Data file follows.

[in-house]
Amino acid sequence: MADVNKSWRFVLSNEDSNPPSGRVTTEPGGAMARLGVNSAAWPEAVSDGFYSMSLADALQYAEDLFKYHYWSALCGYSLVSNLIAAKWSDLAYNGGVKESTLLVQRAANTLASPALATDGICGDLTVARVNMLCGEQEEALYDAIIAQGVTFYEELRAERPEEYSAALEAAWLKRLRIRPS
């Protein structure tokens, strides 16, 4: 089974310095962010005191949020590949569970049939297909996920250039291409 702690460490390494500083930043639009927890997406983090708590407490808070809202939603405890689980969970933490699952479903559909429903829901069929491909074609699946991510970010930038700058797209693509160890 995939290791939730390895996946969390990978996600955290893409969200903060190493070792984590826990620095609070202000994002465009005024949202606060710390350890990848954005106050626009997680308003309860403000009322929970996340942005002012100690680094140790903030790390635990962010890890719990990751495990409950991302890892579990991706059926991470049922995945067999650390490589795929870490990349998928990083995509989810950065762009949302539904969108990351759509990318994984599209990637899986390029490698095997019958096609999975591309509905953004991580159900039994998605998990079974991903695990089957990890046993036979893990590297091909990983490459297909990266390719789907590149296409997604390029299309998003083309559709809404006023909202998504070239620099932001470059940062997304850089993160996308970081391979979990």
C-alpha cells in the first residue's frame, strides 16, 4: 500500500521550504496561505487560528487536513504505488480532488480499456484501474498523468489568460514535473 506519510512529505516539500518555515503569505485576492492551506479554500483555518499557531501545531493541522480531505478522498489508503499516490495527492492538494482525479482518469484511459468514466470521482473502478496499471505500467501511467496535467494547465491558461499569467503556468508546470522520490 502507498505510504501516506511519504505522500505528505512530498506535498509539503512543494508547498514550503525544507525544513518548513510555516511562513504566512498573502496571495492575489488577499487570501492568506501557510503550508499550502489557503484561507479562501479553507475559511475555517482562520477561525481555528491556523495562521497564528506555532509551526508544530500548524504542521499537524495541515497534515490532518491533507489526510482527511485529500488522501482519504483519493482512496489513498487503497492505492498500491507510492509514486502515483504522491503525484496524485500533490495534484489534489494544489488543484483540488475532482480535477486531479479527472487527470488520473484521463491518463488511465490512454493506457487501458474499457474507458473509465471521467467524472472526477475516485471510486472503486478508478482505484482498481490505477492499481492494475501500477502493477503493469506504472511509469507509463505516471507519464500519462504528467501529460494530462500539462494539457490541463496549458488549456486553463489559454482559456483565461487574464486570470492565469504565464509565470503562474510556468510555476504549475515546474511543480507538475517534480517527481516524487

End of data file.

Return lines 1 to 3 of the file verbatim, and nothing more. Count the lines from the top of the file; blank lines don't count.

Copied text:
[in-house]
Amino acid sequence: MADVNKSWRFVLSNEDSNPPSGRVTTEPGGAMARLGVNSAAWPEAVSDGFYSMSLADALQYAEDLFKYHYWSALCGYSLVSNLIAAKWSDLAYNGGVKESTLLVQRAANTLASPALATDGICGDLTVARVNMLCGEQEEALYDAIIAQGVTFYEELRAERPEEYSAALEAAWLKRLRIRPS
């Protein structure tokens, strides 16, 4: 089974310095962010005191949020590949569970049939297909996920250039291409 702690460490390494500083930043639009927890997406983090708590407490808070809202939603405890689980969970933490699952479903559909429903829901069929491909074609699946991510970010930038700058797209693509160890 995939290791939730390895996946969390990978996600955290893409969200903060190493070792984590826990620095609070202000994002465009005024949202606060710390350890990848954005106050626009997680308003309860403000009322929970996340942005002012100690680094140790903030790390635990962010890890719990990751495990409950991302890892579990991706059926991470049922995945067999650390490589795929870490990349998928990083995509989810950065762009949302539904969108990351759509990318994984599209990637899986390029490698095997019958096609999975591309509905953004991580159900039994998605998990079974991903695990089957990890046993036979893990590297091909990983490459297909990266390719789907590149296409997604390029299309998003083309559709809404006023909202998504070239620099932001470059940062997304850089993160996308970081391979979990």